Prudential Financial Inc. will buy the individual life insurance business of Hartford Financial Services Group Inc. for $615 million in cash, the companies said on Thursday.
Prudential said the deal would add scale to its own individual life business, while for The Hartford the sale lets it complete an asset disposal program months ahead of schedule.
The agreement is structured as a reinsurance transaction, with Prudential taking on the obligations for The Hartford’s roughly 700,000 policies. It is expected to close early next year. Prudential also said the head of its individual life unit would retire and be replaced by the chief actuary.
With the sale, The Hartford will close out a restructuring unveiled earlier this year that was designed to tighten the company’s focus on its property and casualty insurance business.
Under pressure to improve returns from its largest shareholder, hedge fund manager John Paulson, The Hartford said in March it would shut down its annuity business and pursue sales for its broker-dealer, retirement plan and individual life operations.
Chief Executive Liam McGee had forecast a sale process of 12 months to 18 months, but managed to sign all the requisite deals in just six months.
The insurer sold the broker-dealer business to American International Group Inc. in July and the retirement plan business to MassMutual earlier this month.
The company said in a statement that it would provide an update on how it plans to use the various deal proceeds early next year. Ratings agency A.M. Best said it would keep The Hartford’s ratings under review until discussing those capital plans with management.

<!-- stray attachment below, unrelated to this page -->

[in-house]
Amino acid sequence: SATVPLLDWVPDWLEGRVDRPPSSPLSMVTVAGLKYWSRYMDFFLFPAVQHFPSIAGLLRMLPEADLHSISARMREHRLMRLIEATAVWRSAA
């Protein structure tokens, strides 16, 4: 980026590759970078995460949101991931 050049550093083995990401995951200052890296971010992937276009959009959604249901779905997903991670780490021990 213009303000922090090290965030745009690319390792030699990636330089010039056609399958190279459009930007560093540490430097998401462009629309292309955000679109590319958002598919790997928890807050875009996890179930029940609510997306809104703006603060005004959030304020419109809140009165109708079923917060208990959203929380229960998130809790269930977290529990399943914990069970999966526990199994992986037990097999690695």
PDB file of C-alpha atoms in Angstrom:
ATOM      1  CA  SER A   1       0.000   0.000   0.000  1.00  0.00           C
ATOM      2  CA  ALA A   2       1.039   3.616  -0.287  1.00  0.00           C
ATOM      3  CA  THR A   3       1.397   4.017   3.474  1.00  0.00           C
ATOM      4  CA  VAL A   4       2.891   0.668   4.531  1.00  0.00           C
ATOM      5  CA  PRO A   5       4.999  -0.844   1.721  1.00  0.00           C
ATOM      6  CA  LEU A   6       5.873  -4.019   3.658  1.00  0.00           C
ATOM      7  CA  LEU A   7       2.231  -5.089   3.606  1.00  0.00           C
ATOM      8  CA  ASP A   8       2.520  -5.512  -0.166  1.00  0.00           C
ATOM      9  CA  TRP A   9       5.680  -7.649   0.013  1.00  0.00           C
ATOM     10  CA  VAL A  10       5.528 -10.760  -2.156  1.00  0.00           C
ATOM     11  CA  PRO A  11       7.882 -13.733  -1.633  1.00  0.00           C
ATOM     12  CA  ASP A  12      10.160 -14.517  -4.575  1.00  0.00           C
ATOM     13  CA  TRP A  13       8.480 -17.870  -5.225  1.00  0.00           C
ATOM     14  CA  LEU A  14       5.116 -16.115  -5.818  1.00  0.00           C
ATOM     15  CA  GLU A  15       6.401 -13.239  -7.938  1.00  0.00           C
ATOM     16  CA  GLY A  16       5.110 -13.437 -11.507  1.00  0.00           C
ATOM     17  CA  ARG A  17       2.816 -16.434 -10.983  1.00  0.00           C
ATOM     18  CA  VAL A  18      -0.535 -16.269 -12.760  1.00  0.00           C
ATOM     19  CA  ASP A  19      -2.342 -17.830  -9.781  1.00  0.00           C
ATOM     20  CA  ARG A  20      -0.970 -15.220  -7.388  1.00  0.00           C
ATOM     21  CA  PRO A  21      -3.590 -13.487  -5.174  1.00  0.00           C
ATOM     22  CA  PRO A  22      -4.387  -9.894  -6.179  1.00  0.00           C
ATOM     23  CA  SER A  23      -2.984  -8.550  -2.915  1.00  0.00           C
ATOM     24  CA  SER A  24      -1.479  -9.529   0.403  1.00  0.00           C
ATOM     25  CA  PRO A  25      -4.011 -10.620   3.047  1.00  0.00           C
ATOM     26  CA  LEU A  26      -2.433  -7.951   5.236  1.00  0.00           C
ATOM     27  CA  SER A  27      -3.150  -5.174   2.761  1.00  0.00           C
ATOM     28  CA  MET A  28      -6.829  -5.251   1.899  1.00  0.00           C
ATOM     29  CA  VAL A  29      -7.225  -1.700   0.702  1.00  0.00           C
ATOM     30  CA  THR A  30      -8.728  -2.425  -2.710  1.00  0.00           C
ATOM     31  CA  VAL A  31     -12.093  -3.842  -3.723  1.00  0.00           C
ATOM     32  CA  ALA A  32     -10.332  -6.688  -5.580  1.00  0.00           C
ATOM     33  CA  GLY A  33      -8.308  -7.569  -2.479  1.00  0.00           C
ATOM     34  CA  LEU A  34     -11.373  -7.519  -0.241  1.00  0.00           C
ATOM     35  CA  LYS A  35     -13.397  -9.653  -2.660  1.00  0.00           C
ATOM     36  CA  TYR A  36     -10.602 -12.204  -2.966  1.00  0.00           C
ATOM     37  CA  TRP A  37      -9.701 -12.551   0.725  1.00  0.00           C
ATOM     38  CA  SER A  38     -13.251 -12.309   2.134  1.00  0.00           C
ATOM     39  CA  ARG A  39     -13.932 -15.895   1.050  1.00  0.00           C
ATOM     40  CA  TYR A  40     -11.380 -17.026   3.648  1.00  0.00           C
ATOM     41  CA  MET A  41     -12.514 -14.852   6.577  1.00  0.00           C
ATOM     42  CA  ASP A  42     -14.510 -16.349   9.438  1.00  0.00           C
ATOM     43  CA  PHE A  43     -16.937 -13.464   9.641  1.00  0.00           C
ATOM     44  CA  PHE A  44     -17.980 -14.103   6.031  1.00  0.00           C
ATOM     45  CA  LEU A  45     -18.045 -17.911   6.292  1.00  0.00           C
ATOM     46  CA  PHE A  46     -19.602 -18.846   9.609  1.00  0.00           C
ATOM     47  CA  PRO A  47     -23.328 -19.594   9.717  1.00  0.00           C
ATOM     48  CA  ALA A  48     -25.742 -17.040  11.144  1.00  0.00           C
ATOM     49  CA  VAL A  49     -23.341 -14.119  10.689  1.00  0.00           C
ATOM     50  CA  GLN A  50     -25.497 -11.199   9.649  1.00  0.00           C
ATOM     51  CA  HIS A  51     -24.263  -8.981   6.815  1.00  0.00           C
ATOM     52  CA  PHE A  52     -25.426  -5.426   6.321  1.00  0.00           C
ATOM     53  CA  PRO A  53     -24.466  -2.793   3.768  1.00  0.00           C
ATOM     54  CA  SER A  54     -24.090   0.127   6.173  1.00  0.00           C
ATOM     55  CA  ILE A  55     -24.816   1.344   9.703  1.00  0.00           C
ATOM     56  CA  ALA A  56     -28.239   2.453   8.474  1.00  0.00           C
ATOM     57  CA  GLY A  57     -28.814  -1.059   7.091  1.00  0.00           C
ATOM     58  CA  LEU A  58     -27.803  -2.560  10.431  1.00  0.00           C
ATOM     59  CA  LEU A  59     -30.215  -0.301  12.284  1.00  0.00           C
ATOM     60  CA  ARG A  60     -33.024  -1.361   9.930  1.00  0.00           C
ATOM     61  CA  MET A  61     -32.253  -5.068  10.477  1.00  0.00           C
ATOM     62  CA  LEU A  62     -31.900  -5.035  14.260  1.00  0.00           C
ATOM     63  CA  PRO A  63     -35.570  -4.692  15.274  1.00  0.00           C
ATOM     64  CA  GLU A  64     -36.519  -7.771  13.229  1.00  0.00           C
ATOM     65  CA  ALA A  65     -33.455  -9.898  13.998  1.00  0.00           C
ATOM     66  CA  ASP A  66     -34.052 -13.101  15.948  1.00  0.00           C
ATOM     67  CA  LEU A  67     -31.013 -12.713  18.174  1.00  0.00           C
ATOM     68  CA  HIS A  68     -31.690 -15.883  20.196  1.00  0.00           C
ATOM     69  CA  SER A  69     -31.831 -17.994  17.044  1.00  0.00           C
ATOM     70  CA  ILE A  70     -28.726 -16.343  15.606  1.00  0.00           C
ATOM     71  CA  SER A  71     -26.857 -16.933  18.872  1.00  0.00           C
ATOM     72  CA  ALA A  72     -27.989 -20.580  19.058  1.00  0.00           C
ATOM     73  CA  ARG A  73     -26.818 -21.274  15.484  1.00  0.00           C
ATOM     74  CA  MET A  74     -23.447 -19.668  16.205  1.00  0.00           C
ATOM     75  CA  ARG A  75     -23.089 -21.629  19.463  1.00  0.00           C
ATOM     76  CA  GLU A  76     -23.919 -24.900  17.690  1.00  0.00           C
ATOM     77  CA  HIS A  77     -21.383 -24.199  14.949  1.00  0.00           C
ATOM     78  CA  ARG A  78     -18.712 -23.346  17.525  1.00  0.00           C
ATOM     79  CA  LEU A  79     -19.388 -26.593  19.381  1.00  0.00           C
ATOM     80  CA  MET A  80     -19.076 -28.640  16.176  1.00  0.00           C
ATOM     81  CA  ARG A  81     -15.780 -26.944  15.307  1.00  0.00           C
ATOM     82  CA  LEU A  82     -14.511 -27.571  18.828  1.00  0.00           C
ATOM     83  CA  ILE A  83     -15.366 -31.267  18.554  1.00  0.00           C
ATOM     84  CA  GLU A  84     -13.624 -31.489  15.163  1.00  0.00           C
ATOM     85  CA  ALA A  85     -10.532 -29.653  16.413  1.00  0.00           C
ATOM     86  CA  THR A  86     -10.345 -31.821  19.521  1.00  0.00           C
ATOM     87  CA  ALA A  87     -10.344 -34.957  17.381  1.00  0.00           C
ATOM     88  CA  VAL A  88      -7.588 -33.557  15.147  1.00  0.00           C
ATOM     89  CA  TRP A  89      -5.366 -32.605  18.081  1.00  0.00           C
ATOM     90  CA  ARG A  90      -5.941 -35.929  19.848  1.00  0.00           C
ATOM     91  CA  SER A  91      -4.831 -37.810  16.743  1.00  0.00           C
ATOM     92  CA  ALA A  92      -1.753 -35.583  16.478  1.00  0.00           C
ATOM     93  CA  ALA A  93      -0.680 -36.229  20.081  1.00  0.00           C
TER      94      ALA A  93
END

The Wall Street Journal reported earlier Thursday that Prudential and Hartford were close to a deal. On the back of that report, shares of The Hartford closed 3.3 percent higher at $19.30 on the New York Stock Exchange, ahead of the announcement.
Since announcing the break-up plan on March 21, The Hartford’s stock is down about 11 percent, against gains of 2.5 percent for the S&P insurance index.
Paulson’s primary complaint has been the insurer’s anemic valuation, which has not improved much this year. Whether using price-to-book ratio (favored for property insurers) or a forward price-to-earnings ratio (preferred for life insurers), The Hartford trades at less than half of the sector averages.
Prudential, on the other hand, has been struggling to meet Wall Street expectations of late. The company has missed consensus earnings estimates three of the last four quarters, and its stock is down 15 percent from highs in late March.
Shares of Prudential closed up 2 percent at $54.80 on Thursday.
Earnings in the individual life segment of Prudential’s business fell sharply in the second quarter, as an unexpectedly high death rate from older policies ate into results.
Goldman Sachs and Greenhill & Co. acted as deal advisers to The Hartford, while Sutherland Asbill & Brennan were legal advisers. Prudential did not list any advisers on its side.
(Reporting by Ben Berkowitz in Boston; Editing by Matthew Lewis, Jeffrey Benkoe, Leslie Adler and Leslie Gevirtz)